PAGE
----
The Carrier

Director: Anthony Woodley
Writers: Luke Healy, Helen Kingston, Stefan Mitchell, Anthony Woodley
Stars: Zora Bishop, Rebecca Johnson, Edmund Kingsley

A few years back I wrote a positive review of Outpost 11, an idiosyncratic little science fiction film directed by Anthony Woodley. Well, the good news is that Woodley has now made a sophomore film – something which isn’t always the case for promising first time filmmakers – and, what’s more, it’s pretty good. The Carrier is a more mainstream affair than Outpost 11, which given the increase in budget isn’t exactly a surprise (IMDB quotes £3 million, which sounds over-inflated to me), but it still retains enough personality and originality to make it something more interesting than yet another run-of-the-mill zombie movie.

The Carrier
The Carrier

In fact, it’s not a zombie movie at all; the world in this case has been struck by an extremely virulent epidemic which has spread all the more quickly because of the reckless abuse of antibiotics (topical!) Unlike 28 Days Later this virus doesn’t make people psychotic, instead causing them to erupt in unseemly buboes and then simply die in pain. Nonetheless, the government shuts the borders in order to stop the infection, but before they manage to do so a small group of characters makes an escape in a Boing 747, flying around in the hope of finding somewhere isolated to hide out until matters improve. Unfortunately it rapidly becomes clear that there simply isn’t anywhere safe to land and, what’s more, some of the passengers are already infected.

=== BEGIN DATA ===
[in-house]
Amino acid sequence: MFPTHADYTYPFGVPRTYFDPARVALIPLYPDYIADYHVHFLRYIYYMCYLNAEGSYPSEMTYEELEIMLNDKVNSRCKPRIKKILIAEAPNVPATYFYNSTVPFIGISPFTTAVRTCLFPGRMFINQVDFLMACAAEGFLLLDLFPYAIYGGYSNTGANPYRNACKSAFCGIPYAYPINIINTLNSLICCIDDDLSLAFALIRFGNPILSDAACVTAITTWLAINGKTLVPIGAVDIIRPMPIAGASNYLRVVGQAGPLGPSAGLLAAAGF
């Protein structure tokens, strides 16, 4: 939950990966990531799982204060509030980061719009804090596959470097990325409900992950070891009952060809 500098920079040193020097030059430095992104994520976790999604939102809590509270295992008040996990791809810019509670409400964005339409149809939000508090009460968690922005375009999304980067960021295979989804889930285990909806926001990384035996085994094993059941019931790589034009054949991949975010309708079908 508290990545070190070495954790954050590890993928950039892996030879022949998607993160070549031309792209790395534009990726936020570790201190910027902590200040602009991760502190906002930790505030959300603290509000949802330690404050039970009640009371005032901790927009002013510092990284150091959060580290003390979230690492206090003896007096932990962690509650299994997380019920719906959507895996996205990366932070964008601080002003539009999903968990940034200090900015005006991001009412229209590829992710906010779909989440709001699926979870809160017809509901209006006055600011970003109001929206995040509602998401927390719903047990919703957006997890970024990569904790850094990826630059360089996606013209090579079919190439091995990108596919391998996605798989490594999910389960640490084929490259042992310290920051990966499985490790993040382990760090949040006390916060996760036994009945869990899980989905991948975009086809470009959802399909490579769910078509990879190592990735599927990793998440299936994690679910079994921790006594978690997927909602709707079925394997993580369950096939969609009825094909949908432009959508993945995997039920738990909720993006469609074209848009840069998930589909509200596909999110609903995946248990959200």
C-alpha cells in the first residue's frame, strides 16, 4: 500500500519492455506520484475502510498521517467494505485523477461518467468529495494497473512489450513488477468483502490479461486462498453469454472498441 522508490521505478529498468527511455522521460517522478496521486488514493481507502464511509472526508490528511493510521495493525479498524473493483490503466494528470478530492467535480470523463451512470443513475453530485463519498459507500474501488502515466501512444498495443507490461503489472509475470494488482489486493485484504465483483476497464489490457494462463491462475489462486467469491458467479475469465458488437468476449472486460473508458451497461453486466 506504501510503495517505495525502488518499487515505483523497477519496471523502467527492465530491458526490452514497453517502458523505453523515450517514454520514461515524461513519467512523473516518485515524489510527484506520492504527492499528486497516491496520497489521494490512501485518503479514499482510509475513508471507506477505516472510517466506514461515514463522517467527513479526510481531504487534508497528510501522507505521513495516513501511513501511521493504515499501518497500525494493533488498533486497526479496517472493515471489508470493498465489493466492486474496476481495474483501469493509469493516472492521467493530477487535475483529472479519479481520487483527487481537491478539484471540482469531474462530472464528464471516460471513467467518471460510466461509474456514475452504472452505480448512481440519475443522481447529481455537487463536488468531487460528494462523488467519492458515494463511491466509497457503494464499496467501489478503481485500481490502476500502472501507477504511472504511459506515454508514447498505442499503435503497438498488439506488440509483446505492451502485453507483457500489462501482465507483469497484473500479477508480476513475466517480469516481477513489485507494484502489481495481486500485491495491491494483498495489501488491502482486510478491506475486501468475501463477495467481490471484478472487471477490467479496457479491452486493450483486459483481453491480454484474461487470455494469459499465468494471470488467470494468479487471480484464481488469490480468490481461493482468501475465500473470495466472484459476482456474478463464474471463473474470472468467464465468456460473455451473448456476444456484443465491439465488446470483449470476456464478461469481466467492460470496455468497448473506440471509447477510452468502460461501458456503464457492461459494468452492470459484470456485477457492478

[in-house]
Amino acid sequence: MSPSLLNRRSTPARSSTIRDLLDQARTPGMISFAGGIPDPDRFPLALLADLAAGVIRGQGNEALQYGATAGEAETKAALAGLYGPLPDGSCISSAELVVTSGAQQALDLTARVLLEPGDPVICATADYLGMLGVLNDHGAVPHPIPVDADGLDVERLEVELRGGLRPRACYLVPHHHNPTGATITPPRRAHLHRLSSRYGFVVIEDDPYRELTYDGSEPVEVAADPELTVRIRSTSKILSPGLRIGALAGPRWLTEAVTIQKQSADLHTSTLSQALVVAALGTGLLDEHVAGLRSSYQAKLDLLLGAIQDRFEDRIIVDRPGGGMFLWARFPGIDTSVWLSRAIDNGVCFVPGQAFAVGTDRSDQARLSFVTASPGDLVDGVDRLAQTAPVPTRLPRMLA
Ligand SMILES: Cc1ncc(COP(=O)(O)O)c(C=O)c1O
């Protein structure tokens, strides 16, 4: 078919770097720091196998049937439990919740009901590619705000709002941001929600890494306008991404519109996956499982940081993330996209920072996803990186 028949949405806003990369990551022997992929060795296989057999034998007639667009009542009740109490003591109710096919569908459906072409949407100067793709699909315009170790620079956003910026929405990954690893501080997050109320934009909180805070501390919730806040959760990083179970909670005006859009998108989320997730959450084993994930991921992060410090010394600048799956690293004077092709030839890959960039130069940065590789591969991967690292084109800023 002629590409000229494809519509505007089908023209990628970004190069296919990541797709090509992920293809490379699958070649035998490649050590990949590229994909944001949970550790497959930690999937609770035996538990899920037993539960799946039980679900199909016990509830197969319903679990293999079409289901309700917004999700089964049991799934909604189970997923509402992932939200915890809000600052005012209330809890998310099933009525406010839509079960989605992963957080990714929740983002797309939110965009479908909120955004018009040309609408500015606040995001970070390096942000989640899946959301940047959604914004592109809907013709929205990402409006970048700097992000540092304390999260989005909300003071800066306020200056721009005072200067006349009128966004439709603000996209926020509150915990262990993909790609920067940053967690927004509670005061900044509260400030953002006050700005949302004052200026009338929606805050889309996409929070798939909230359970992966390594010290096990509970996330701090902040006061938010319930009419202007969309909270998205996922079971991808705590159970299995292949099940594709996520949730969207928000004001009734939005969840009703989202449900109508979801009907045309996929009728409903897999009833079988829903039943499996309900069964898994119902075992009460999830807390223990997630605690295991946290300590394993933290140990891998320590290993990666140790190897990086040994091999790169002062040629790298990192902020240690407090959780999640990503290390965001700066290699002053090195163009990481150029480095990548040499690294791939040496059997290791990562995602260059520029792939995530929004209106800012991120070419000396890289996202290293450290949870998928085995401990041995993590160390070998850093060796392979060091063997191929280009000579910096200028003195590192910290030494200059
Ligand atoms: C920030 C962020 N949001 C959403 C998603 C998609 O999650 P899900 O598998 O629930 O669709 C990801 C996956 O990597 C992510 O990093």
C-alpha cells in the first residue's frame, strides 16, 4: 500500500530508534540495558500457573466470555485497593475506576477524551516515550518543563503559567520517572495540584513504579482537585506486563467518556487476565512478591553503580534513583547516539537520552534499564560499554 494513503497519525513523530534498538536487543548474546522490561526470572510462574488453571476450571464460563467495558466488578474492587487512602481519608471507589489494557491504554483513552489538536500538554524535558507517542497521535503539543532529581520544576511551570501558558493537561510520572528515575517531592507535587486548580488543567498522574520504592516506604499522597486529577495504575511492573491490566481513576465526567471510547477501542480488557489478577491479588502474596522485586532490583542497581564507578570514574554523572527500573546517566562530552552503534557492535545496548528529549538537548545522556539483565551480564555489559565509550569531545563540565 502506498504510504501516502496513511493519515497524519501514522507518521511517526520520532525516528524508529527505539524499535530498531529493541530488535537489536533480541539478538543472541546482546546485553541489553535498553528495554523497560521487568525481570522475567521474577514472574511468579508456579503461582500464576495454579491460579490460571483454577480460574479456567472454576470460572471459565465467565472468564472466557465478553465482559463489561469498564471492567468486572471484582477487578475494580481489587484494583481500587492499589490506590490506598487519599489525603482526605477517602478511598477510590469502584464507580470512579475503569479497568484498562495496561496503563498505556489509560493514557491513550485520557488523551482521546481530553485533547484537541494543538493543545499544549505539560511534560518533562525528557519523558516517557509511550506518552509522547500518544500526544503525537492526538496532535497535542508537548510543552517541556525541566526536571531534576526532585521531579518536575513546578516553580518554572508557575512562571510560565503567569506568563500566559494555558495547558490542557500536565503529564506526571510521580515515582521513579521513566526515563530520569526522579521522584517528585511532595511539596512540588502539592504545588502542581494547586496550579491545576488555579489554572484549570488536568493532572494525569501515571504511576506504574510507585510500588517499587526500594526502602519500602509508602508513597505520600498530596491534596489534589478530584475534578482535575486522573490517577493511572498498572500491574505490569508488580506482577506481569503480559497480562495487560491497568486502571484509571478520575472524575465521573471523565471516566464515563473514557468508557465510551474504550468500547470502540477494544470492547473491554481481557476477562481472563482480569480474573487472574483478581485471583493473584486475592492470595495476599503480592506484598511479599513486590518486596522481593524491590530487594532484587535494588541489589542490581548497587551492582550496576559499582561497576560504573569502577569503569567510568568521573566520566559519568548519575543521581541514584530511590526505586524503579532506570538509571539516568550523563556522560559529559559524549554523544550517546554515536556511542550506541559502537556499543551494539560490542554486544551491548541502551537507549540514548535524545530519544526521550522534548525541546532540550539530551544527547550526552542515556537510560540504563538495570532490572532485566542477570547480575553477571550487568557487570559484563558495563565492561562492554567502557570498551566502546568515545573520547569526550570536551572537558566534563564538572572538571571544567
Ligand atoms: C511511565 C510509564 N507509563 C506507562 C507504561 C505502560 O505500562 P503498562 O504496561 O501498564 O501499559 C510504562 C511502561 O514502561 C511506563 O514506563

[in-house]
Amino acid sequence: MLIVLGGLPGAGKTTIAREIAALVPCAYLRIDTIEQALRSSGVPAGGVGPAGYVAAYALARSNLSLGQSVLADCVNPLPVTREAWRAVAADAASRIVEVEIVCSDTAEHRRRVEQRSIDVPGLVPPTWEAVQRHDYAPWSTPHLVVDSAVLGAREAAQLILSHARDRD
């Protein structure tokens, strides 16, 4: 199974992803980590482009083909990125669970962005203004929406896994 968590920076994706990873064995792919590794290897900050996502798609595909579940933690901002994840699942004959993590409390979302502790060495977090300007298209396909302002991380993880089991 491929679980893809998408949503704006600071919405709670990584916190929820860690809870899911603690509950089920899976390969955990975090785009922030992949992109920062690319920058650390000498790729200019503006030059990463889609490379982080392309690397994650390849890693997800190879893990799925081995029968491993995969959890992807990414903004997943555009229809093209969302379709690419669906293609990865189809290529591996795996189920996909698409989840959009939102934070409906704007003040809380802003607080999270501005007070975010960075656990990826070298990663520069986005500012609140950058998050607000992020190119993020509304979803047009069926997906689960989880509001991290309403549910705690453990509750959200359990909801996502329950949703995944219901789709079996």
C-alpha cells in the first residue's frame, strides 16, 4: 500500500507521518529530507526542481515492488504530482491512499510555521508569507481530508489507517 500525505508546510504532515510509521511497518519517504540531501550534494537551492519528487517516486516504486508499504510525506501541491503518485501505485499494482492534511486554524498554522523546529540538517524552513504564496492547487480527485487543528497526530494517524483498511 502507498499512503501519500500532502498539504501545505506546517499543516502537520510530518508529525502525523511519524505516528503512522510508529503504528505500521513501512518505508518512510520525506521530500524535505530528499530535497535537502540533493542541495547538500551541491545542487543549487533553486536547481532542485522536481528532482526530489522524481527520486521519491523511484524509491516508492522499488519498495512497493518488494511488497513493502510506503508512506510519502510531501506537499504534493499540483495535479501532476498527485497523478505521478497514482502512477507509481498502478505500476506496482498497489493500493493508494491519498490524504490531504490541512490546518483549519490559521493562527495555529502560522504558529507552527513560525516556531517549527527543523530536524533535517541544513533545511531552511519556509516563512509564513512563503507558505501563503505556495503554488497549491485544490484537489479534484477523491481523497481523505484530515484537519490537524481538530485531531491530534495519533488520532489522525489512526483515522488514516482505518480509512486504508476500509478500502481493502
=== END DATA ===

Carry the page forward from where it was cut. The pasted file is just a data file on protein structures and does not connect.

This follows the zombie template of having an isolated group of characters fighting against an external danger and more particularly among themselves. The infected here make for a rather sad bunch: they’re not wanting to kill anyone, they just want to stay alive and doing so means – in their eyes at least – taking over the plane and heading off in search of a mythical cure (in Greenland, bizarrely). It’s the idiotic and irrational behavior of the survivors which gets them killed. As well as being a director, Woodley also works regularly as an aerial technician (on films like Spectre and Casino Royale) which explains how he came to set most of the action on a plane and at airports. He was also the standby art director on the 2012 horror film Airborne, which had a similar setting and not 100% removed storyline. This is a step up in technical terms and he does an accomplished job as well as drawing good performances from a well chosen group of performers (including co-writer Luke Healy and Billy Clarke, both of whom were also in Outpost 11). It isn’t by any means perfect – the scenario is too familiar, the passengers too lightly sketched, there’s too many CGI shots of the plane in flight – but I really hope that Woodley gets the opportunity to make more films, because he’s establishing himself as one of the more interesting voices in British genre cinema.


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